Minnesota State Sen. Bobby Joe Champion (DFL-59) gathered local lawmakers at his Jan. 22 town hall meeting at the University of Minnesota Urban Research and Outreach-Engagement Center (UROC) in north Minneapolis (2001 Plymouth Ave. N.) to discuss policy objectives for the 2015 session.
This year’s session, which will determine the state’s 2016-2017 biennial budget, convened on Jan. 6 and all legislation must be settled by May 18. Senate fiscal analysts have forecasted that just over 40 percent of the state’s $41.2 billion projected general spending for the 2016-2017 fiscal years will be dedicated to kindergarten-12th grade education.
Funding for public education in Minnesota is among the highest in the nation, yet inner city public schools and early childhood education programs so far remain brazenly neglected. State Sen. Chuck Wiger (DFL-43), chair of the Senate Education Committee, promises to make funding for early childhood education his highest priority.
“We have a constitutional obligation to educate our students,” said Wiger. “Numerous studies have shown that (students) are more likely to do well in college and succeed in life if they are ready for kindergarten. Opportunity should not be based on one’s income or zip code.”
Children who come from at-risk households are entering school already at a disadvantage, and are more likely to cost the state money in the long run if they do not succeed academically, said Wiger. State Sen. Kathy Sheran of Mankato (DFL-19), chair of the Senate Health, Human Services, and Housing Committee, argued that health disparities and the cycle of poverty are in part caused by an inadequate education system, and by a biased judicial system.
Sheran strongly favors leniency in youth crimes and other lower-level crimes in order to alleviate economic dependence on the state after the education system has failed its students. During the 2015 session, she is hoping to enact reforms to the civil commitment system currently being used to extend incarceration time long after a sentence has been served.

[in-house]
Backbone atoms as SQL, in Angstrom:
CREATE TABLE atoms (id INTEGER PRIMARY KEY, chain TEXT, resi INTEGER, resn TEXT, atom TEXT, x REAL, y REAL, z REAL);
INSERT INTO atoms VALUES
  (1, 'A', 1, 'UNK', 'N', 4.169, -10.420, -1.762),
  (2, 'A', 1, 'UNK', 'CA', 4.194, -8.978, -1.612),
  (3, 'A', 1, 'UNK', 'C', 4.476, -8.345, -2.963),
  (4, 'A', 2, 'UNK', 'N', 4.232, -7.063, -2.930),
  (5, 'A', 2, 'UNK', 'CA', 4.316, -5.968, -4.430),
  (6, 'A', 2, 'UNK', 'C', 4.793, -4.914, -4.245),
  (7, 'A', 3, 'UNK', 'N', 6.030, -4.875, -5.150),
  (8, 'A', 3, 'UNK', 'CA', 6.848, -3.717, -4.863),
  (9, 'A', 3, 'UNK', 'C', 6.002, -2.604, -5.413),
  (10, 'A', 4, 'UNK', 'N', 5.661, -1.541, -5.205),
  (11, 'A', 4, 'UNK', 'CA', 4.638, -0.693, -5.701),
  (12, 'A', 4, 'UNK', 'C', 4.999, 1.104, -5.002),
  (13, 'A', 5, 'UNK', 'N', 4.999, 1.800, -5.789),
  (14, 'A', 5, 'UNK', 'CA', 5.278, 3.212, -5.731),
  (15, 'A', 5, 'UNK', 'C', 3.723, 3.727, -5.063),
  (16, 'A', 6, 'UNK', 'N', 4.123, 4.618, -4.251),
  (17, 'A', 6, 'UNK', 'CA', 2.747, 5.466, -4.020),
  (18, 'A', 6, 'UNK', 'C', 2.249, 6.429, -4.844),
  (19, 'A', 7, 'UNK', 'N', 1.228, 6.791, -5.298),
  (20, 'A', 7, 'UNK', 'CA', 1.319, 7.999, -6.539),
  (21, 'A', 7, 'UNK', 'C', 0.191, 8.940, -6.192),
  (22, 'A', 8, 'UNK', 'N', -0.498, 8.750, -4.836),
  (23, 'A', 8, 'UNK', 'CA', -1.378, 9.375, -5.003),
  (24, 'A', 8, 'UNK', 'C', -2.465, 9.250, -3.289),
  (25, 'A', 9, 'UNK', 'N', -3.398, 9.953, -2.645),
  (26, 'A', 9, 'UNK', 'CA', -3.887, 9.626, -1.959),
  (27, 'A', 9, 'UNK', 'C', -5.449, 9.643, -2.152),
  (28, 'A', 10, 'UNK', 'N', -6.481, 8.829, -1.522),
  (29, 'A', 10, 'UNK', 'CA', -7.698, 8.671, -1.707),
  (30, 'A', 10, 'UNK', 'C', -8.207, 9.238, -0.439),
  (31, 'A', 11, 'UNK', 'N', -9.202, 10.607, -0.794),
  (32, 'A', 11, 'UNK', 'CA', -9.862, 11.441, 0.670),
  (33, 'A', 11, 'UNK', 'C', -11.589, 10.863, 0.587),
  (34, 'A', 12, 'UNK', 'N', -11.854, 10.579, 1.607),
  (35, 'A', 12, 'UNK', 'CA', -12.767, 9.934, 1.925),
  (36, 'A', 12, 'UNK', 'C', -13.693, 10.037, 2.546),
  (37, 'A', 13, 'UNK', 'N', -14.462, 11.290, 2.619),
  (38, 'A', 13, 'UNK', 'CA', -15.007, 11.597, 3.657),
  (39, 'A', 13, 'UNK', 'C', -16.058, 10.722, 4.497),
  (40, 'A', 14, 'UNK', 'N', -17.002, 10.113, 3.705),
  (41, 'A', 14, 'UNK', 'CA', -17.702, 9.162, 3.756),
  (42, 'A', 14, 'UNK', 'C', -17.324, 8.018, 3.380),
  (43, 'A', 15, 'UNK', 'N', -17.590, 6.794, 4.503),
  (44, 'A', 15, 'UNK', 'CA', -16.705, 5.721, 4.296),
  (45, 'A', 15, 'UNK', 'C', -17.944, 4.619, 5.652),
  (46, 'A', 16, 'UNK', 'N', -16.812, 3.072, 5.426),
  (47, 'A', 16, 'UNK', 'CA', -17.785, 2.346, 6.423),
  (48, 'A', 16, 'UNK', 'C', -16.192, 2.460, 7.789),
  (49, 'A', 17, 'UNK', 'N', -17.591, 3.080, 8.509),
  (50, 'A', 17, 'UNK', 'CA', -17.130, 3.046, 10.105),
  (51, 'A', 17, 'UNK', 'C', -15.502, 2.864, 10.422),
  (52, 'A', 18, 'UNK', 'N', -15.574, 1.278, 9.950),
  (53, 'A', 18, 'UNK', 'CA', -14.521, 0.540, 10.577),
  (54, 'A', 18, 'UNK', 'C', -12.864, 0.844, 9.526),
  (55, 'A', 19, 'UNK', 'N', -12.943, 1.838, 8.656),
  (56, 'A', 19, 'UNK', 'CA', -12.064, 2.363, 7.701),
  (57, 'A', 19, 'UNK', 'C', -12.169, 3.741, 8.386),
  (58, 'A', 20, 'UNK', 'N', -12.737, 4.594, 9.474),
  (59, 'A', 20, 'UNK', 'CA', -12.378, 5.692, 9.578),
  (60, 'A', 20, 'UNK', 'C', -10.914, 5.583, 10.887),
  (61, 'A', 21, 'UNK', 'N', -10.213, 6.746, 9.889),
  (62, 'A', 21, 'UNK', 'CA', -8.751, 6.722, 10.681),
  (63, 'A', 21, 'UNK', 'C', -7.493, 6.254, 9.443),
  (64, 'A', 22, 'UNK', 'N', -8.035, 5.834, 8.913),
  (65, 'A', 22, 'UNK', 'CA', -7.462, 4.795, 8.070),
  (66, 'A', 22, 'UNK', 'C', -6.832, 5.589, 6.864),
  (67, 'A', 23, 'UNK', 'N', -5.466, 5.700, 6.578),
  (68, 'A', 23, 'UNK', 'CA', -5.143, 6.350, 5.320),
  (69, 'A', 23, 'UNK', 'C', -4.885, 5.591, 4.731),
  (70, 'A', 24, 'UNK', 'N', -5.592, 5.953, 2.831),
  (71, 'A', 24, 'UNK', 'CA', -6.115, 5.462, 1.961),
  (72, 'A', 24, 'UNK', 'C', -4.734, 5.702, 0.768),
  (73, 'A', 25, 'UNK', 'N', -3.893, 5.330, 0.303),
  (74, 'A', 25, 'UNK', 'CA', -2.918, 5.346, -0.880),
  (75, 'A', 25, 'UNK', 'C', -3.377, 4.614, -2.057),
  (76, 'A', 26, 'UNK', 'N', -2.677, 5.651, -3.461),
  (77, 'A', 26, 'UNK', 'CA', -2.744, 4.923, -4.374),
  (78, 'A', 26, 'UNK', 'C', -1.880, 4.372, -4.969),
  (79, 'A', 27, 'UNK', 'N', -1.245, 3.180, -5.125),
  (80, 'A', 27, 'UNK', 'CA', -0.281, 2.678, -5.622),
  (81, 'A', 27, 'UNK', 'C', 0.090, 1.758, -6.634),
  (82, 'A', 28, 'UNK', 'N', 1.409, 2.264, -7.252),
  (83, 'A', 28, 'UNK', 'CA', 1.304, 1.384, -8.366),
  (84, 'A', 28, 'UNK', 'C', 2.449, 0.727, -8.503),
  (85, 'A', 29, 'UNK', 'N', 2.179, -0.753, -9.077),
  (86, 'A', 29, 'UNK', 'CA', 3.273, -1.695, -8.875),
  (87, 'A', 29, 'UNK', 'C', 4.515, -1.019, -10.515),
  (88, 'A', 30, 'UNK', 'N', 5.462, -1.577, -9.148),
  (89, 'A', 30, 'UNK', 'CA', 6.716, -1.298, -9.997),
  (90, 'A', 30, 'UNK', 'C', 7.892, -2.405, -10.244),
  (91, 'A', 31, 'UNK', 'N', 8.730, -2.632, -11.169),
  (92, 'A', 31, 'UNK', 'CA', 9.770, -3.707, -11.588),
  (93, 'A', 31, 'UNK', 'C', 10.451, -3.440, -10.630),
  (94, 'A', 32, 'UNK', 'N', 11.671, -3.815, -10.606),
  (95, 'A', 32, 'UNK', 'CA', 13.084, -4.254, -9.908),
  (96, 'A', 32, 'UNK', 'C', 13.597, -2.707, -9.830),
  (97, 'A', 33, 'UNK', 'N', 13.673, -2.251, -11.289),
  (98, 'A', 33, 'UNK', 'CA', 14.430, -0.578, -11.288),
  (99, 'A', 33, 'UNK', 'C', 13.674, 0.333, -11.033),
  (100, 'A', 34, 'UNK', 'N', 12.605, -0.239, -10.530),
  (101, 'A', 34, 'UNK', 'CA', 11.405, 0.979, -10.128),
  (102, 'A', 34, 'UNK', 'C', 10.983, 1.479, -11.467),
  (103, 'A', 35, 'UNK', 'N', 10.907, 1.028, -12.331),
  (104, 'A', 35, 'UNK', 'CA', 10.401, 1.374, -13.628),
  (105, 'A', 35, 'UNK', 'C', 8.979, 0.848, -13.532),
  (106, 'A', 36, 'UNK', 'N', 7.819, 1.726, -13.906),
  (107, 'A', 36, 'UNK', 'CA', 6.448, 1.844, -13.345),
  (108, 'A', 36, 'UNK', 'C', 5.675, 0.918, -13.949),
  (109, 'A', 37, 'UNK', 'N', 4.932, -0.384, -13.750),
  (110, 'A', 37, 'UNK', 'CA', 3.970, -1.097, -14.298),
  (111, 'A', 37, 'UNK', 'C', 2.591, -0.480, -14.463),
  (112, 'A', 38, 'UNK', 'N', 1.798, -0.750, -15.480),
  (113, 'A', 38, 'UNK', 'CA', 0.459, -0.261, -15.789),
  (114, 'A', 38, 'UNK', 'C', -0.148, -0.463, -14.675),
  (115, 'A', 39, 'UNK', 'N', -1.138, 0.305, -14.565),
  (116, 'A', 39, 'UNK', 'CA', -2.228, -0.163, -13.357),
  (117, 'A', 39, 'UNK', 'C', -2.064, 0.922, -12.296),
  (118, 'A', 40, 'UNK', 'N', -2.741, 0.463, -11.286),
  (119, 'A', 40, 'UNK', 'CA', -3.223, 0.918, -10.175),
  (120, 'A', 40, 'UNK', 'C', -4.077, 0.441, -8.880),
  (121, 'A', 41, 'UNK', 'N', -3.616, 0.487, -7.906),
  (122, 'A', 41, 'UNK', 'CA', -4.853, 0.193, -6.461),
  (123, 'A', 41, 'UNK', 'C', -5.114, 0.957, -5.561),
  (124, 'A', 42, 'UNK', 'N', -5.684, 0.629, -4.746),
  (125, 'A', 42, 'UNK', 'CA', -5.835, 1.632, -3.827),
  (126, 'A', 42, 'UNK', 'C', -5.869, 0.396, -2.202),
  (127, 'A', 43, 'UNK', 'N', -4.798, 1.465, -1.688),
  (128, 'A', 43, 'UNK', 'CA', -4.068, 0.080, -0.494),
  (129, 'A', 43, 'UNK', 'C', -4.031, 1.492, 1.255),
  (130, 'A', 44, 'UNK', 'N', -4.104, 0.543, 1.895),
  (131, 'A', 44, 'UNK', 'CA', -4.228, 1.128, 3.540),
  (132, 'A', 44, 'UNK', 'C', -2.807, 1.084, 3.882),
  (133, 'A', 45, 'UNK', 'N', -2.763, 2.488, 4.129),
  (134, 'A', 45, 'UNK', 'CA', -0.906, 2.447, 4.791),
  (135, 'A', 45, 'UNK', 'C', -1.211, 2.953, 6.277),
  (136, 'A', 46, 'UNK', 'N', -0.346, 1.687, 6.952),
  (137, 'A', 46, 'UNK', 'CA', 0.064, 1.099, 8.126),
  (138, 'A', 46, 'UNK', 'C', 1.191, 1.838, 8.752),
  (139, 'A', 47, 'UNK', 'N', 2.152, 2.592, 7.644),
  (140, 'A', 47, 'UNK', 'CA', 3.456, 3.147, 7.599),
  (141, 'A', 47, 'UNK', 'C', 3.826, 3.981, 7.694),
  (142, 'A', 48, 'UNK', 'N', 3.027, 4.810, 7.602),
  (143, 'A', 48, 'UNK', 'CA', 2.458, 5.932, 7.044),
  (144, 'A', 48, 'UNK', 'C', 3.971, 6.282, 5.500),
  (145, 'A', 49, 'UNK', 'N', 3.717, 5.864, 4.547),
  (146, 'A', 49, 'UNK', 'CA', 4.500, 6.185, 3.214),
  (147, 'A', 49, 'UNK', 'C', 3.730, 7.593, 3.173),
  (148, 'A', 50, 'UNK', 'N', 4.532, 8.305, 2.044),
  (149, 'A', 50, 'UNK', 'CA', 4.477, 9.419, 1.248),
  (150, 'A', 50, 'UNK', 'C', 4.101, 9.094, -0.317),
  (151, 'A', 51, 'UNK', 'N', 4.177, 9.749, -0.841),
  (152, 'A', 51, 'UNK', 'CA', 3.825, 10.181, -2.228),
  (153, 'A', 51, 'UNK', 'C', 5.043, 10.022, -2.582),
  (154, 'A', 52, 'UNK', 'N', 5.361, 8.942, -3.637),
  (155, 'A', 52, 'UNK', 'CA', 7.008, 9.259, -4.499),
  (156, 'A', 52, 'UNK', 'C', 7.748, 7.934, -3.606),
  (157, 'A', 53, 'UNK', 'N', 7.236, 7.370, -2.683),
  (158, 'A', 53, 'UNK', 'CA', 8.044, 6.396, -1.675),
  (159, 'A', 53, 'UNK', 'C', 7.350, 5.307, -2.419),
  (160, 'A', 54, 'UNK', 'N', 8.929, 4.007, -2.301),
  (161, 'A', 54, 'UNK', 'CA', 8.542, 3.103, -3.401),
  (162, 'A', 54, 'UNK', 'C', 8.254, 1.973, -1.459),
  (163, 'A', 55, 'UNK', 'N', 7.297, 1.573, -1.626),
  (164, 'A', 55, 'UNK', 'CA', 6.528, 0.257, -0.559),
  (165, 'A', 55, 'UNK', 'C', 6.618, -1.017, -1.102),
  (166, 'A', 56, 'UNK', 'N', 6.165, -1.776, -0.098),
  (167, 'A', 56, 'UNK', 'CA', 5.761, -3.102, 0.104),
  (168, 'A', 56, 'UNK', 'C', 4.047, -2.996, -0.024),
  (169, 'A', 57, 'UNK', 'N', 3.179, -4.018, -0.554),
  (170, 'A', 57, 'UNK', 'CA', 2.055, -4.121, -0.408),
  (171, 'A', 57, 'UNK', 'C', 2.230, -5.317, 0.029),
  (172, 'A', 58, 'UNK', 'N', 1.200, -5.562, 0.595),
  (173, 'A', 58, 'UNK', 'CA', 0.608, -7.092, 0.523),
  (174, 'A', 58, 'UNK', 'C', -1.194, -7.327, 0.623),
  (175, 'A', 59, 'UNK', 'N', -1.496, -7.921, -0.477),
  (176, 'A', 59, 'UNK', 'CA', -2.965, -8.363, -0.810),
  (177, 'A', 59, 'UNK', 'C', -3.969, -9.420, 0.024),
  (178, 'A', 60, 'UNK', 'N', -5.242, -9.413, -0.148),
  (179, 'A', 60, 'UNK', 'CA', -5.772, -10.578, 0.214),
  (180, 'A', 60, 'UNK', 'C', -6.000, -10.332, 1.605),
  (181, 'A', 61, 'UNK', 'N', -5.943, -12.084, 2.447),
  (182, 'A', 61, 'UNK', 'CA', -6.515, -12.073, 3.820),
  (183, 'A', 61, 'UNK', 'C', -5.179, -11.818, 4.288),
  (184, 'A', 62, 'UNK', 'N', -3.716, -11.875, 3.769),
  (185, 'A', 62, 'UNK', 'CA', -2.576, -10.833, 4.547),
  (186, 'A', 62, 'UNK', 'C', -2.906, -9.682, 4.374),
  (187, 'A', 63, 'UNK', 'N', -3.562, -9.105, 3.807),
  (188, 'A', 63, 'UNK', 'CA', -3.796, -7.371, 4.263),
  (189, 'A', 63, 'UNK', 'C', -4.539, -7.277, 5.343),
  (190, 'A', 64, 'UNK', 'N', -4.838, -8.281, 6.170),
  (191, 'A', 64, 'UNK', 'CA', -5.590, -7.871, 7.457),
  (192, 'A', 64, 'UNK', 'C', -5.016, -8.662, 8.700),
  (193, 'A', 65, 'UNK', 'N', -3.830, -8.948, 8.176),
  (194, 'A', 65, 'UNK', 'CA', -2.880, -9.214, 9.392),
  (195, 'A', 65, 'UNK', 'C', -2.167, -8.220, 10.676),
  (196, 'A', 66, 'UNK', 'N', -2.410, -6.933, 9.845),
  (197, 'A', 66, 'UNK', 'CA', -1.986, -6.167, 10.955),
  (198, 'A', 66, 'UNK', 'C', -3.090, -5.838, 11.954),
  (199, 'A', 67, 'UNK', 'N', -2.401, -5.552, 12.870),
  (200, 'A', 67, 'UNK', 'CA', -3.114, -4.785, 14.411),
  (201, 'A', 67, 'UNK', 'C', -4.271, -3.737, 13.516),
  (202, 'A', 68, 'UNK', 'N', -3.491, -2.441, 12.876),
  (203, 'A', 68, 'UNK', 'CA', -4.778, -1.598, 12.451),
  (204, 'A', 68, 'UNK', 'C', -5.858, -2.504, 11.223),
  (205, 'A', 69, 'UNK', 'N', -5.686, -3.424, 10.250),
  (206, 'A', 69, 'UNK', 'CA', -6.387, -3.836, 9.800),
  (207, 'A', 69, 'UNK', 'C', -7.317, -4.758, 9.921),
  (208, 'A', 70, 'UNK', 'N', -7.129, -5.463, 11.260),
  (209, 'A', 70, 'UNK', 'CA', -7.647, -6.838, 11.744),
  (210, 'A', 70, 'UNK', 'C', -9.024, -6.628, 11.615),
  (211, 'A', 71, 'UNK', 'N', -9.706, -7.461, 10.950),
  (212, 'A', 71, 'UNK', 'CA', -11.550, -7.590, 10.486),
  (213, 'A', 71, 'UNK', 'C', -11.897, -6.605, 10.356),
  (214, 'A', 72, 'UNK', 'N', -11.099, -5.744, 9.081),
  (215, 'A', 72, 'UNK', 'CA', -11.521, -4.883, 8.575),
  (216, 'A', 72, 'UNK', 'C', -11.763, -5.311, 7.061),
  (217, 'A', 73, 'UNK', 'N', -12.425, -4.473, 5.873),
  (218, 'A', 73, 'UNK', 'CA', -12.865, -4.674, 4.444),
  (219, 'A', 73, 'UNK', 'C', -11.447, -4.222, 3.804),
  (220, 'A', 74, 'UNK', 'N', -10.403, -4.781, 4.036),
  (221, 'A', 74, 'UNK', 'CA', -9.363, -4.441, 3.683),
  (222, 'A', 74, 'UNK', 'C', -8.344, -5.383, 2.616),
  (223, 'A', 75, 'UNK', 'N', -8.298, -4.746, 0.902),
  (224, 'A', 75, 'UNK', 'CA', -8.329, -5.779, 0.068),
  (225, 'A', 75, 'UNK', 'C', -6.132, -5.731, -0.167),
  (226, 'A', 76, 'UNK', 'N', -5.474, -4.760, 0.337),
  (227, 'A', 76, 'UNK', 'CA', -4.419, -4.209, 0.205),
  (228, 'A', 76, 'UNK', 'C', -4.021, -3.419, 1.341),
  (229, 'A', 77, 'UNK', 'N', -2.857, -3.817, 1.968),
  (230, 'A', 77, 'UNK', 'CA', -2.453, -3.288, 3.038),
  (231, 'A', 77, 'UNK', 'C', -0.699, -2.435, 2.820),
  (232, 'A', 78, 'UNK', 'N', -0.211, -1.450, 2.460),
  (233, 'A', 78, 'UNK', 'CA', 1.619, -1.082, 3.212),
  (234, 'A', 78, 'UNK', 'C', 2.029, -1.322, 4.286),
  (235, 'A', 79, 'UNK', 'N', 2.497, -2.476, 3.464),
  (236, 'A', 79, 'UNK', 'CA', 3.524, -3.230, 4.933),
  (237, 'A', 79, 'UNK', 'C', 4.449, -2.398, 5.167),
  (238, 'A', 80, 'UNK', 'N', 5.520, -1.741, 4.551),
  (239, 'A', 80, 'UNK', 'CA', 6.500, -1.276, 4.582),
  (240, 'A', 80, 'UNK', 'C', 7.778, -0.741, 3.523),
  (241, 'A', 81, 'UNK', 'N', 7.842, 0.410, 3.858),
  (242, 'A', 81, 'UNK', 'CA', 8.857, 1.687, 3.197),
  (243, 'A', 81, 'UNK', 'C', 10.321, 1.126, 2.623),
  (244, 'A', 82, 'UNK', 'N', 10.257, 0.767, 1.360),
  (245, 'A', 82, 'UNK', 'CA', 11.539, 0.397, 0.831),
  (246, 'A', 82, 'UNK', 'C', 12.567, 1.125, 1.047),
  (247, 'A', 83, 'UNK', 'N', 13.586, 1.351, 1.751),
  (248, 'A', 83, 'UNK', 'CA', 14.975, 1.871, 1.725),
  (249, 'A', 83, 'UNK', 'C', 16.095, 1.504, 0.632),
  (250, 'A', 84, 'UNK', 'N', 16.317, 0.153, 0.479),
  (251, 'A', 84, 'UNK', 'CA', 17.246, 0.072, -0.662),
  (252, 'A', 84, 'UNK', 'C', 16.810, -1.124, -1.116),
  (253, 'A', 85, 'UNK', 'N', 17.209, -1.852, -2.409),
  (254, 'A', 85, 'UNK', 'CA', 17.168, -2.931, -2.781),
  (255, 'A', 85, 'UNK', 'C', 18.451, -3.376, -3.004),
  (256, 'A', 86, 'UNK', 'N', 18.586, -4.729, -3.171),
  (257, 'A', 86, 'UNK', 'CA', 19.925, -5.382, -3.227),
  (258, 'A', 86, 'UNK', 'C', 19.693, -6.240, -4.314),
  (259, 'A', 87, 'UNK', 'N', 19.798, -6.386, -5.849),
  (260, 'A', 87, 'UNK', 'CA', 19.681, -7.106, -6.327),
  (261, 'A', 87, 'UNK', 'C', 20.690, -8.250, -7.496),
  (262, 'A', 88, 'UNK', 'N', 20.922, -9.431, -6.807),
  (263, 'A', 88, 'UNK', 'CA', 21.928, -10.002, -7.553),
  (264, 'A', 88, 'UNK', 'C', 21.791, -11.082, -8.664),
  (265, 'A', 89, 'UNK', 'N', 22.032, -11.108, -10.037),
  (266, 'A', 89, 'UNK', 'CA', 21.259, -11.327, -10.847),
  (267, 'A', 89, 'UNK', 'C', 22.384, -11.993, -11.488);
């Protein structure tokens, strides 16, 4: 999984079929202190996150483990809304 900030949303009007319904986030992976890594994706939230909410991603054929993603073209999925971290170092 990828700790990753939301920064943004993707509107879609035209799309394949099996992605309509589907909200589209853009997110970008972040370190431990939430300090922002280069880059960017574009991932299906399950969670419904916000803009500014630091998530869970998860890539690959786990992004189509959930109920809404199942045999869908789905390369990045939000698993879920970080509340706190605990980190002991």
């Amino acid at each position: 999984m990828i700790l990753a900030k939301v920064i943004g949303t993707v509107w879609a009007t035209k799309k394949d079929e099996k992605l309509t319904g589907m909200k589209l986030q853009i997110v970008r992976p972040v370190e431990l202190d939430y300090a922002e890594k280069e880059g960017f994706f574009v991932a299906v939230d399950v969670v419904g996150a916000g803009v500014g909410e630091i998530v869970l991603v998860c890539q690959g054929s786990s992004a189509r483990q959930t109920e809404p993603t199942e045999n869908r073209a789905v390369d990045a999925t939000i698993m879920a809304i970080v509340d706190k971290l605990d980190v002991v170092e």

“We’ve seen tremendous resistance to (these types of developments) and very little empathy.” said Sheran.
Public health and human services in Minnesota currently encompasses roughly a third of the general fund. However, most legislators agree that lessening Minnesota’s disparities in education and judicial practices will lower the amount that the state has to spend on issues of poverty over time.
Even though the Senate maintained a DFL majority in last November’s elections, they are now the minority in the Minnesota House of Representatives and many feel lawmakers will be hard-pressed to make progressive policy changes in the 2015 legislative session.
Even making legislative reforms in funding for transportation improvements, for example, has historically been particularly difficult. Unlike other public services, transportation projects are primarily funded through related sales taxes and fees, rather than receiving an allocation from the state general fund.
According to State Sen. Scott Dibble (DFL-61), who chairs the Senate Transportation Committee, the entire state transportation budget is only a quarter of the amount that other metropolitan areas spend – that are roughly the same size – on transportation improvements.
“We need to keep up with what other metropolitan areas around the country are spending on transportation and keep up with what we’ve got, because it’s crumbling,” said Dibble. “Here we are in 2015, still trying to fix the problem.”
State Rep. Raymond Dehn (DFL-59B), however, who has represented downtown Minneapolis up to Broadway Avenue North since 2012, expects that the legislature will be able to make fair compromises under the guidance of DFL Gov. Mark Dayton during the 2015 legislative session that will improve the overall wellbeing of the state.
“We have a lot of work to do,” said Dehn. “But we’re optimistic that we’ll be able to do it.”